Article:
Tod Lickerman speaks about how service providers today can add value to their clients by broadening the perspective to focus on the future of clients, “shaping the real estate envelope” around their long-term business goals. Tod discusses helping corporations rationalize their US and European portfolios, while investing in facilities in growing economies in Latin America, Africa and Asia, and collaborating on innovative service delivery metrics.
Posted by: Soubir Ignatius Ghose, Assistant Manager, Markets, India
I attended yesterday’s breakout session on the role of leadership and culture in organizational change. It was quite interesting, since I originally thought I was attending a session on supply chain management, so it became an example of change management in action! Here are a few of my key takeaways from the session:
- Understanding the culture of the company and how people would react to change is key to understanding what could be the objections and how could you overcome them.
- Change is always tough and you have to make some tough decisions. You can’t request for permission to change things – no one listens. Change has to be top driven and it has to be imposed to ensure things happen.
- It’s more about the fear and uncertainty of the final results, which is the biggest impediment to change. But, if you can have the conviction, you can make things happen.
Finally, you have to back your decisions to take the ‘leap of faith’.
Head of Occupier Consulting, Asia Pacific
Strategy and portfolio planning (SPP) means different things to different people. The only constant is – we are not doing it enough.
CoreNet launched, for the first time in Asia, the SPP community at this Summit. As a member of the pioneer leadership team of the community, I am very excited about this initiative. This is what I am passionate about and what I do every day.
That’s why I listened closely to Fredrik Härén’s presentation on creativity yesterday. He explained how an “idea” is the product of taking two existing things and combining them in a new way. I think this is happening in CRE, where we are starting to take scenario planning (used in military and organizational strategy) and combine it with traditional portfolio planning to improve risk management.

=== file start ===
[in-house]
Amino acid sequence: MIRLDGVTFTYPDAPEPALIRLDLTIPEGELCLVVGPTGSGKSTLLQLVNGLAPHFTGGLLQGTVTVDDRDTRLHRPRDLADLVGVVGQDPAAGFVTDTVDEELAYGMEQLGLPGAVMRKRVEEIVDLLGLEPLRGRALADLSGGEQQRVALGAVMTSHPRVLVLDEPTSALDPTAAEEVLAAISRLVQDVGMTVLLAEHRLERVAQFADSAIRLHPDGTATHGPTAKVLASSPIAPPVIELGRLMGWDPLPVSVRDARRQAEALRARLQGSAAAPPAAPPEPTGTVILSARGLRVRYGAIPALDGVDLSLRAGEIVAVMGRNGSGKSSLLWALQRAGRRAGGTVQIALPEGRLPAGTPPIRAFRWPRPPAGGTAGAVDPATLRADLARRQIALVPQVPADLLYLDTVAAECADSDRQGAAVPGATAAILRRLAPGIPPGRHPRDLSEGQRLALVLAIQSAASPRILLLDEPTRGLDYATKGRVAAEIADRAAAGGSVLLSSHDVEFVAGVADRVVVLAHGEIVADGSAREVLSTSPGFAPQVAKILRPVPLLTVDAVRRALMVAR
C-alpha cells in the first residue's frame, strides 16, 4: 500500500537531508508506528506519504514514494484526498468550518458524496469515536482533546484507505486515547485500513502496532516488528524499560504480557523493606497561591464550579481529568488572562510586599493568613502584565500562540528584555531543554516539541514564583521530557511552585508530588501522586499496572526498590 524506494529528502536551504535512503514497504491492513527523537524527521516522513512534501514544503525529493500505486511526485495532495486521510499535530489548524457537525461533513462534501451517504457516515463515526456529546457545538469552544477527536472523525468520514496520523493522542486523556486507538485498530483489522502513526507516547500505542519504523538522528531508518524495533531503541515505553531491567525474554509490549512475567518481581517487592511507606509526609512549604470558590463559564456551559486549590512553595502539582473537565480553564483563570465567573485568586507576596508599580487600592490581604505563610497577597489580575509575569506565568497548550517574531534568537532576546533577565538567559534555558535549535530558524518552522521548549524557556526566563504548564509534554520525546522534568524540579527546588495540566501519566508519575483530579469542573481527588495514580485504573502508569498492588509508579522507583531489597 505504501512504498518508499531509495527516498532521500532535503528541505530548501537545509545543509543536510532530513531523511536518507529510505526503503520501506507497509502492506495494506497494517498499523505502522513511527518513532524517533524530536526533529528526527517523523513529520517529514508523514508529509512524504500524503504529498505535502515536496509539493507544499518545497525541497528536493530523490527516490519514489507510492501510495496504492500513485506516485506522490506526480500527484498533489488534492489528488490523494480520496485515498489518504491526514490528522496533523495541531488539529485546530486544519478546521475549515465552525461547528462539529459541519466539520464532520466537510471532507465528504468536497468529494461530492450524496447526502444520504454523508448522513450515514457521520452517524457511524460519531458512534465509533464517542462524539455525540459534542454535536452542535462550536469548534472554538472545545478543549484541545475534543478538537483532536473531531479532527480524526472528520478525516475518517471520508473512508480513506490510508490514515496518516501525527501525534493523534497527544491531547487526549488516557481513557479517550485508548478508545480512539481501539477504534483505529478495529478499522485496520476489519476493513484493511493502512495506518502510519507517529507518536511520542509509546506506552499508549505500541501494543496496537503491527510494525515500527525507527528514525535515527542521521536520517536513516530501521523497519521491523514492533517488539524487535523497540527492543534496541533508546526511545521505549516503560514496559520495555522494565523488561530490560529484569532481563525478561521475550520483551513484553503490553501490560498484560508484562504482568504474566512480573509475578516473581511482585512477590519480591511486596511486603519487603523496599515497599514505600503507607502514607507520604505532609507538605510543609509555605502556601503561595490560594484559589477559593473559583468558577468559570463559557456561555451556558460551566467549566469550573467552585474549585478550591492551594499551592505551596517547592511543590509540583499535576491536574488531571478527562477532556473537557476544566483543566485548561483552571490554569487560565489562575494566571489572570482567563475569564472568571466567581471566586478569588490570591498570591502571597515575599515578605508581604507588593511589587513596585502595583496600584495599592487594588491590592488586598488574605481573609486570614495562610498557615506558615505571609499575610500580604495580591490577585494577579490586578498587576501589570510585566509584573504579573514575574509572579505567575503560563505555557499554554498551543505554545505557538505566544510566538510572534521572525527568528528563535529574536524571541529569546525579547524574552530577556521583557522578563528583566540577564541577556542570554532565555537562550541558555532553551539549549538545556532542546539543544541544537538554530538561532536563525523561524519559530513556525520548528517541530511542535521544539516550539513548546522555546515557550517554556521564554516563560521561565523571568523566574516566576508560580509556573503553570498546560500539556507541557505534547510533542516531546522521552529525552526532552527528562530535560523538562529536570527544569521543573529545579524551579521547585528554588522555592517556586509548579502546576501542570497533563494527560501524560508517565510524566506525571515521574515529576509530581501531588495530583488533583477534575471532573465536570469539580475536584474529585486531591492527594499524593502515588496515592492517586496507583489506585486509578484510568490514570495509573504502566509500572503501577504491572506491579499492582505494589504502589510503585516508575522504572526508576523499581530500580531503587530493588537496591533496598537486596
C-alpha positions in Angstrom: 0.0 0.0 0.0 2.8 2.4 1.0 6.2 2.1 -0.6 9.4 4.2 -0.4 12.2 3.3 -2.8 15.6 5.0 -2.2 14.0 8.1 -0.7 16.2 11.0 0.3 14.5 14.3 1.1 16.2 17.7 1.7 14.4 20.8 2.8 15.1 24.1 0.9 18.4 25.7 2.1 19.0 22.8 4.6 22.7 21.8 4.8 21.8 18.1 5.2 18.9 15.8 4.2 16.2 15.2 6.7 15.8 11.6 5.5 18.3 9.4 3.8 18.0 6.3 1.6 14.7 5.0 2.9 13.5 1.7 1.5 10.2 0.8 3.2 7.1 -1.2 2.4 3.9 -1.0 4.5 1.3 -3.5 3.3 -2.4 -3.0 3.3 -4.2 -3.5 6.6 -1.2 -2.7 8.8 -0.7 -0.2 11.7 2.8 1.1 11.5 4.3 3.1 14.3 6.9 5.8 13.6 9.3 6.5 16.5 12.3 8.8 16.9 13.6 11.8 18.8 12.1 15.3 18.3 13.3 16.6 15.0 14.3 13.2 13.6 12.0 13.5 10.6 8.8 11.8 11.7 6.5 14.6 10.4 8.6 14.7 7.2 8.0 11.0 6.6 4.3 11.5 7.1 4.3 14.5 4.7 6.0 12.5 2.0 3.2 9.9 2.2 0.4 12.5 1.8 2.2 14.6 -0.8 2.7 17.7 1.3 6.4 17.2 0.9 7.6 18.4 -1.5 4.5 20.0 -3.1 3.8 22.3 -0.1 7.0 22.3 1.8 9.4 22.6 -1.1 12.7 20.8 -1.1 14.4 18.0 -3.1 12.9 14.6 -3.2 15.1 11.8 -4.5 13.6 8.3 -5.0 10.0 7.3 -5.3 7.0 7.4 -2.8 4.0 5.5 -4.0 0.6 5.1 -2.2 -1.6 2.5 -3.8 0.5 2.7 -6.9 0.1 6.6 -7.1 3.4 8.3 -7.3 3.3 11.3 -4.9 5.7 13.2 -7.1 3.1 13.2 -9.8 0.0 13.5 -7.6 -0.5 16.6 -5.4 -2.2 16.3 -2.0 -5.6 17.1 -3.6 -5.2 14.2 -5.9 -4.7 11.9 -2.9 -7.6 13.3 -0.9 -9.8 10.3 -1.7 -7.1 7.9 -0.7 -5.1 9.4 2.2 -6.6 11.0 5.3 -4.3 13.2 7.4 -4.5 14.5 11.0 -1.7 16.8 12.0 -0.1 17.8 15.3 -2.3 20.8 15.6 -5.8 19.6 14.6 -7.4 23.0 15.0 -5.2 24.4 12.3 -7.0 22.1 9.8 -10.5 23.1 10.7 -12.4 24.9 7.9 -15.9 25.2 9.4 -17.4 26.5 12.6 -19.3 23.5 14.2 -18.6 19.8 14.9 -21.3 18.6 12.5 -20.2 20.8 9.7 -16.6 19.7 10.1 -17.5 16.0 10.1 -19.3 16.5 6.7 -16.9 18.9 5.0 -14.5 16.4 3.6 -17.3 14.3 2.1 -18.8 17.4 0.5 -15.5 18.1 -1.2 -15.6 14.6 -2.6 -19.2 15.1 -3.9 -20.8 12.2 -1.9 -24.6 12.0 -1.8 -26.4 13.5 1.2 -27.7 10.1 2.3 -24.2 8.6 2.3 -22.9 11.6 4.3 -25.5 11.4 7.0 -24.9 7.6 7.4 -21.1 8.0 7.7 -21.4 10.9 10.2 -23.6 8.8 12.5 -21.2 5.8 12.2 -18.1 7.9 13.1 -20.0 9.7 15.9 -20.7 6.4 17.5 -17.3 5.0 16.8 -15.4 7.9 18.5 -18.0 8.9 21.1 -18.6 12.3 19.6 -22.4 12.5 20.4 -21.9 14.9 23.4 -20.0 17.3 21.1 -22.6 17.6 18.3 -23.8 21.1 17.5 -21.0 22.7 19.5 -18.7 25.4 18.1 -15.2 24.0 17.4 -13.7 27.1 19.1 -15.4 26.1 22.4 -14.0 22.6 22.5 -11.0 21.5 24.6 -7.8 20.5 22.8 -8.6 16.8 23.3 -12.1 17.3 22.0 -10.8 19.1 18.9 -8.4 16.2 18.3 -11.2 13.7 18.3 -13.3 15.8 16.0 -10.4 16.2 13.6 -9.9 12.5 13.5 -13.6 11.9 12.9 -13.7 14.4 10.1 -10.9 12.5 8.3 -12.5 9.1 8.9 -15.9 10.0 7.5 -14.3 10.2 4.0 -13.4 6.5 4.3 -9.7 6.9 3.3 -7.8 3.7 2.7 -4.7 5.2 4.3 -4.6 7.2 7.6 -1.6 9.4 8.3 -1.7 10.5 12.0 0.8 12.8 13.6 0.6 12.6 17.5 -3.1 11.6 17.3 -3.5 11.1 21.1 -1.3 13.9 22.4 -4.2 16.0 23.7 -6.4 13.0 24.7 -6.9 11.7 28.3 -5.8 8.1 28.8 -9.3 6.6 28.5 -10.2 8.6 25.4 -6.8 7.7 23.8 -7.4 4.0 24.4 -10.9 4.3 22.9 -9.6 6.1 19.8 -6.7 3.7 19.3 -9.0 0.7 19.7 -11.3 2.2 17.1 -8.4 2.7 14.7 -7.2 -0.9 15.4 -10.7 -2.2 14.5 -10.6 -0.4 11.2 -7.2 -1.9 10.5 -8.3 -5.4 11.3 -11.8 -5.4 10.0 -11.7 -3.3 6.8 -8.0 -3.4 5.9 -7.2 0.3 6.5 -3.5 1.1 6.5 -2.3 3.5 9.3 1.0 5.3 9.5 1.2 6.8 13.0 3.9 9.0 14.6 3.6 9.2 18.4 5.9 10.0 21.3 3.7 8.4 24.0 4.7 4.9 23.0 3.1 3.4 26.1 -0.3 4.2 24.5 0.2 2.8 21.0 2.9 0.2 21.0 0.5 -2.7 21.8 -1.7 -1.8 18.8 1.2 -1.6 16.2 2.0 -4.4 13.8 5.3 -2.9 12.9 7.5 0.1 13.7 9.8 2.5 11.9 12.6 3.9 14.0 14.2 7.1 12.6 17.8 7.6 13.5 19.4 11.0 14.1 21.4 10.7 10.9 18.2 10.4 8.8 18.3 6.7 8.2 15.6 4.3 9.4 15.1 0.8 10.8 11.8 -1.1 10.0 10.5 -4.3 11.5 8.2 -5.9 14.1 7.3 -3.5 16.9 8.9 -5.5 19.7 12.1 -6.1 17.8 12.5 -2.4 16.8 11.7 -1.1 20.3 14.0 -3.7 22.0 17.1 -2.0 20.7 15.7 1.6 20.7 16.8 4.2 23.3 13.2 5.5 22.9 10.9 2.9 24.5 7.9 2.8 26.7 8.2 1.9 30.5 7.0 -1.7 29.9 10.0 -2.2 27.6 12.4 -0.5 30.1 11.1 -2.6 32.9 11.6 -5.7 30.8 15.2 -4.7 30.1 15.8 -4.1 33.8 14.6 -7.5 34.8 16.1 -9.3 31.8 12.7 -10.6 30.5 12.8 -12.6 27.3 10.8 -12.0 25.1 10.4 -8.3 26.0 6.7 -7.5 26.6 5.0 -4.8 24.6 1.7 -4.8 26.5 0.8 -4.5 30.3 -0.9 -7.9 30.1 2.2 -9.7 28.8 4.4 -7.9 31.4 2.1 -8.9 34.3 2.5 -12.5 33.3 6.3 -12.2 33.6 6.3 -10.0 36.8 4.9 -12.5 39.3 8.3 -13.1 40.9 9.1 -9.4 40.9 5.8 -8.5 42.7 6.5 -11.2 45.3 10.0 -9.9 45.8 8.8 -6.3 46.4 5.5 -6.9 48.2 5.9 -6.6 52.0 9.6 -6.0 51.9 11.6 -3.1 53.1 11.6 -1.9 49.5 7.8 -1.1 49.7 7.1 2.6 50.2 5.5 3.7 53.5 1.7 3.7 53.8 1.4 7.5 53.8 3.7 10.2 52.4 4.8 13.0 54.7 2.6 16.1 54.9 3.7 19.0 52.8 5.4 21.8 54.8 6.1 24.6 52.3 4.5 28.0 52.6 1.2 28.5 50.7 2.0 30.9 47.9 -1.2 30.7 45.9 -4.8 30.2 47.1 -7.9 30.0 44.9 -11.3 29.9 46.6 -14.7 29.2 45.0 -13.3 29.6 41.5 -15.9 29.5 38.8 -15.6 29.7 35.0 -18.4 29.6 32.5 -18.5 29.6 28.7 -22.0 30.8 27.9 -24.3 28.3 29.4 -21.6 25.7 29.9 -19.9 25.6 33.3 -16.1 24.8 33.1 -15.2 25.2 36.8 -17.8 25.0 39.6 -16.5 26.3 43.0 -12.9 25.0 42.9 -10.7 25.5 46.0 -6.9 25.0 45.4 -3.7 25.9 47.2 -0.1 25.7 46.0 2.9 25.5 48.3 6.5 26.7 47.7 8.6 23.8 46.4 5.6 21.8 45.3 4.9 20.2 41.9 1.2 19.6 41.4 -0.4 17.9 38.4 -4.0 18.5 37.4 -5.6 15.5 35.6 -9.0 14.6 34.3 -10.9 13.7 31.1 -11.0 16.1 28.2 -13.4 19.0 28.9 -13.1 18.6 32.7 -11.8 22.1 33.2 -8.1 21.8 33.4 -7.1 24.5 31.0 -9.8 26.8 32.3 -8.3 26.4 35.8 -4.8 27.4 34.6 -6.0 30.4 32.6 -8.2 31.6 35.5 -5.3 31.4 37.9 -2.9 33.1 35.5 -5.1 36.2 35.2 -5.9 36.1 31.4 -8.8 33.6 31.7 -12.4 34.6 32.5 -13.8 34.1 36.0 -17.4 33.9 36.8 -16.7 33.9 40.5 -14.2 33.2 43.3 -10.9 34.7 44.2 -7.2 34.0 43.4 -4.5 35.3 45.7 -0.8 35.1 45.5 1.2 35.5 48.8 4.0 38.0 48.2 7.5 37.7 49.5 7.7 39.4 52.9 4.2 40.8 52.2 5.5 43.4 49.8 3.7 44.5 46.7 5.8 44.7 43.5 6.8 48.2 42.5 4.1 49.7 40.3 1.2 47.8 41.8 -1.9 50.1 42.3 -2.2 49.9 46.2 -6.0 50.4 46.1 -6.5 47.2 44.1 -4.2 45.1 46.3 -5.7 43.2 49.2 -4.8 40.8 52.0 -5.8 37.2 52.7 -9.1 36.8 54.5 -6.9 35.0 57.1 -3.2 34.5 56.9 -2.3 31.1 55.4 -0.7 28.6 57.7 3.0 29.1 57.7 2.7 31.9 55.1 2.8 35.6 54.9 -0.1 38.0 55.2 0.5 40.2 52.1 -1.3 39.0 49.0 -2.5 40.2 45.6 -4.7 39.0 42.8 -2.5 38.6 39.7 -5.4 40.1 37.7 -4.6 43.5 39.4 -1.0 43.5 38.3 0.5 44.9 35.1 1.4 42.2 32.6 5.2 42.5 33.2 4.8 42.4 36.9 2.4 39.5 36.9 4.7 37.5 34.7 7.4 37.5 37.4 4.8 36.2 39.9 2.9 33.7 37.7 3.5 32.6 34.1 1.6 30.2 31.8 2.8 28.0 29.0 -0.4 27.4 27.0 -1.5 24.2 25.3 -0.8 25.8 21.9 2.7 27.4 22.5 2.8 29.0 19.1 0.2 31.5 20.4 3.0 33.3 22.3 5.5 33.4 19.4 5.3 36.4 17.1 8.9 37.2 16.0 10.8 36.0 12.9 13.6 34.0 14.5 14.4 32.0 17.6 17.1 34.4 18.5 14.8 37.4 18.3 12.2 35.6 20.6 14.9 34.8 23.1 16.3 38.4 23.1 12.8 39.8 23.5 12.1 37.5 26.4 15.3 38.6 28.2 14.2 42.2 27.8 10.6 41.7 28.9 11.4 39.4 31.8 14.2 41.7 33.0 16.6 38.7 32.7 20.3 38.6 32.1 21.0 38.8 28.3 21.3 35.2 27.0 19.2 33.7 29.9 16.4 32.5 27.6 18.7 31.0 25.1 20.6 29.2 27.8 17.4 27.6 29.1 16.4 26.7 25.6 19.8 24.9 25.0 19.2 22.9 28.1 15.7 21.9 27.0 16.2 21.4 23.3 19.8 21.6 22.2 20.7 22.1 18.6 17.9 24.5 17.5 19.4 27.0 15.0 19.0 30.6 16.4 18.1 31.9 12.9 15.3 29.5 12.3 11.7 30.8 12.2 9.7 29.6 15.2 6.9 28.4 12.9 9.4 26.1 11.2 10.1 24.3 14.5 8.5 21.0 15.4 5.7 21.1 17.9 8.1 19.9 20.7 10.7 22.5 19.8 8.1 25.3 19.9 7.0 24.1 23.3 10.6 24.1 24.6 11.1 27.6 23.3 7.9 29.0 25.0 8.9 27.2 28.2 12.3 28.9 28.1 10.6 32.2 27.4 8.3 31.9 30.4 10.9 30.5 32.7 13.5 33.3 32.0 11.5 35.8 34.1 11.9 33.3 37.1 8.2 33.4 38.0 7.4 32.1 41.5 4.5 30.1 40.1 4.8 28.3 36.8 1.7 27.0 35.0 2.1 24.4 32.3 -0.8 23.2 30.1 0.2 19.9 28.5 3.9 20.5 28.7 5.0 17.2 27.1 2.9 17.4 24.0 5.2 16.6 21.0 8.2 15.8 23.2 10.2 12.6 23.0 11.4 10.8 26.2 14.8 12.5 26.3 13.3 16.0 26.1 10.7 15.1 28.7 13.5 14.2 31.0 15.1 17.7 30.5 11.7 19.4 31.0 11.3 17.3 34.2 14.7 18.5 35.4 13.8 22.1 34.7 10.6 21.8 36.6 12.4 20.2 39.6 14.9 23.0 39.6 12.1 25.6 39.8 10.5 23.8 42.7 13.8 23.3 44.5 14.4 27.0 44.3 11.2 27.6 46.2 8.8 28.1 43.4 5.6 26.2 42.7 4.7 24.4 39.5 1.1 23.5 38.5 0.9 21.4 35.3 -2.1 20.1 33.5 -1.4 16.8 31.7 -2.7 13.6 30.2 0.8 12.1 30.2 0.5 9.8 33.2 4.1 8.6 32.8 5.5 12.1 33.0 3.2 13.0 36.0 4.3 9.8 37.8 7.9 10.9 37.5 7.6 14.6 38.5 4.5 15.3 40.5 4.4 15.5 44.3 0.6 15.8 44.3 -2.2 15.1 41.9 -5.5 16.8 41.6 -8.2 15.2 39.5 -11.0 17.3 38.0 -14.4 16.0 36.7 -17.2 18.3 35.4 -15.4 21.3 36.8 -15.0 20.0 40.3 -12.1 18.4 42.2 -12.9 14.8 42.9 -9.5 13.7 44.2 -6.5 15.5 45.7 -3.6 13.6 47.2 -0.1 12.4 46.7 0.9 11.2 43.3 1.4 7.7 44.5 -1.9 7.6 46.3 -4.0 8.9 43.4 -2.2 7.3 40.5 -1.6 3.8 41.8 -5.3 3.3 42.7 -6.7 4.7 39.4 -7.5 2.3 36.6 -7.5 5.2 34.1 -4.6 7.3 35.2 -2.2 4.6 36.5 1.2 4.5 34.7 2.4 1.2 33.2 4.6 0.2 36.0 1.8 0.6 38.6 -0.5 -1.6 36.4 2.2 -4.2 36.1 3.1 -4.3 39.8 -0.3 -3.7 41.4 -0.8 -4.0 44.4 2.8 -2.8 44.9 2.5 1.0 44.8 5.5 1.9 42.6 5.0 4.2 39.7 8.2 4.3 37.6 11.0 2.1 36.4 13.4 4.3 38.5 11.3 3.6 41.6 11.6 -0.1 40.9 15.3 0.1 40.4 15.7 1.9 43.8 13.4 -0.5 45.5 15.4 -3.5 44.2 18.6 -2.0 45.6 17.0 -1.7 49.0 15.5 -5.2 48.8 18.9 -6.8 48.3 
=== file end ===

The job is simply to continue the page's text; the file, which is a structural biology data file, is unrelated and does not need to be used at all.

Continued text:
Take Fredrik’s example of the nuclear power plant. Why do people working there need to be creative? Because, just like in CRE, they have to imagine every single thing that could possibly go wrong before it happens.
p.s find out more in my new report Lifting Your Game: Scenario planning for real estate, or take our quick online poll
Managing Director, Markets Asia Pacific
OK, so yes we have been through a downturn. Many of us have been through downturns before. What can we learn from it to ensure we emerge from the downturn with strength? Here are three key points that I took away from the breakout session:
- The downturn has helped CRE raise its profile within many organizations – so use the opportunity to stay in front of the “top table” , continue to play a part in shaping the organisation and thus change managements view of the role of CRE moving forward
- Optimisation may not necessarily mean cutting cost – the downturn sharpens the focus on doing things effectively and efficiently, so CRE should capitalize and instill these disciplines into the culture of the company
- The intersection between CRE, HR and IT is more important than ever in periods of significant growth or contraction – don’t just think space management, think “change management”
As they say “do not waste a good recession”!!
Watch my podcast from live on-site at the Summit! Are you ready for what comes next?
Head of Corporate Research, Corporate Solutions, Asia Pacific
Relationships can be adversarial if not checked, that’s the view of this morning’s session on strategic partnerships. Without agreed objectives between client and service provider, a change in mind set is required. Succession planning is critical in ensuring consistency. Whilst economic conclusion is the key driver, the philosophy of partnership must be seen as the extended arm of the client rather than a separate arm.
Organizations continue to evolve and change and this brings a lot of complexities. Senior management needs to embrace service providers and treat them as equals, this will help the CRE role mature and increasingly become an integral part of their organization.
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